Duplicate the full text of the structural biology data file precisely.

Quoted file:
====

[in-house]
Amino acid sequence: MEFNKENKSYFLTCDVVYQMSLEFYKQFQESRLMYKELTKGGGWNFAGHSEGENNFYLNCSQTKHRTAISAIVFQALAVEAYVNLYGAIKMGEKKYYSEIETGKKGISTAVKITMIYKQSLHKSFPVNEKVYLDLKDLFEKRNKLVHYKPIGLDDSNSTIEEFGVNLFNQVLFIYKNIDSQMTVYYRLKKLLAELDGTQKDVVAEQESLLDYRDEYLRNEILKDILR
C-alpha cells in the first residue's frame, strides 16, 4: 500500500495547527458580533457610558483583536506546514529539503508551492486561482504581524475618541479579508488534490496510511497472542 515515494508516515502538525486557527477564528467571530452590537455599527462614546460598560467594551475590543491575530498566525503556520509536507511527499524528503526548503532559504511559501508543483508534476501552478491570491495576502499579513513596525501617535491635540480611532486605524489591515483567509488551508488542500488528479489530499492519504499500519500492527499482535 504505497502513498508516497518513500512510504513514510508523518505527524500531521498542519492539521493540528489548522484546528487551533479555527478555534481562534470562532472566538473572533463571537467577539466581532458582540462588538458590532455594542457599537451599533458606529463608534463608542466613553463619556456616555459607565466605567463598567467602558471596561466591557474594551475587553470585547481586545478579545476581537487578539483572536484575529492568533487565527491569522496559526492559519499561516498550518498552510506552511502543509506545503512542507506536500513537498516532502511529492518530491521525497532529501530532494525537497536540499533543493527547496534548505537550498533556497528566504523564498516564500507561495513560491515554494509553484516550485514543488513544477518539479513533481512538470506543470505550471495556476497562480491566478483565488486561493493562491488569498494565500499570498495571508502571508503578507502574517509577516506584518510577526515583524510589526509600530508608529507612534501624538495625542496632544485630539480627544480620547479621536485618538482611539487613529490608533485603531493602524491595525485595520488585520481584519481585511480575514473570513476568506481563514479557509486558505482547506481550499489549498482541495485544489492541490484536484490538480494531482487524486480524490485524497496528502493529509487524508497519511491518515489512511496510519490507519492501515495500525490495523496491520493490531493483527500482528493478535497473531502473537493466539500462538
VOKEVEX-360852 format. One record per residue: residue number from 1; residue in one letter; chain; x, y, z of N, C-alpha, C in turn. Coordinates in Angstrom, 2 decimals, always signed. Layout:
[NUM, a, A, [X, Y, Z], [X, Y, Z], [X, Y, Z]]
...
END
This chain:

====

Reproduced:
[in-house]
Amino acid sequence: MEFNKENKSYFLTCDVVYQMSLEFYKQFQESRLMYKELTKGGGWNFAGHSEGENNFYLNCSQTKHRTAISAIVFQALAVEAYVNLYGAIKMGEKKYYSEIETGKKGISTAVKITMIYKQSLHKSFPVNEKVYLDLKDLFEKRNKLVHYKPIGLDDSNSTIEEFGVNLFNQVLFIYKNIDSQMTVYYRLKKLLAELDGTQKDVVAEQESLLDYRDEYLRNEILKDILR
C-alpha cells in the first residue's frame, strides 16, 4: 500500500495547527458580533457610558483583536506546514529539503508551492486561482504581524475618541479579508488534490496510511497472542 515515494508516515502538525486557527477564528467571530452590537455599527462614546460598560467594551475590543491575530498566525503556520509536507511527499524528503526548503532559504511559501508543483508534476501552478491570491495576502499579513513596525501617535491635540480611532486605524489591515483567509488551508488542500488528479489530499492519504499500519500492527499482535 504505497502513498508516497518513500512510504513514510508523518505527524500531521498542519492539521493540528489548522484546528487551533479555527478555534481562534470562532472566538473572533463571537467577539466581532458582540462588538458590532455594542457599537451599533458606529463608534463608542466613553463619556456616555459607565466605567463598567467602558471596561466591557474594551475587553470585547481586545478579545476581537487578539483572536484575529492568533487565527491569522496559526492559519499561516498550518498552510506552511502543509506545503512542507506536500513537498516532502511529492518530491521525497532529501530532494525537497536540499533543493527547496534548505537550498533556497528566504523564498516564500507561495513560491515554494509553484516550485514543488513544477518539479513533481512538470506543470505550471495556476497562480491566478483565488486561493493562491488569498494565500499570498495571508502571508503578507502574517509577516506584518510577526515583524510589526509600530508608529507612534501624538495625542496632544485630539480627544480620547479621536485618538482611539487613529490608533485603531493602524491595525485595520488585520481584519481585511480575514473570513476568506481563514479557509486558505482547506481550499489549498482541495485544489492541490484536484490538480494531482487524486480524490485524497496528502493529509487524508497519511491518515489512511496510519490507519492501515495500525490495523496491520493490531493483527500482528493478535497473531502473537493466539500462538
VOKEVEX-360852 format. One record per residue: residue number from 1; residue in one letter; chain; x, y, z of N, C-alpha, C in turn. Coordinates in Angstrom, 2 decimals, always signed. Layout:
[NUM, a, A, [X, Y, Z], [X, Y, Z], [X, Y, Z]]
...
END
This chain: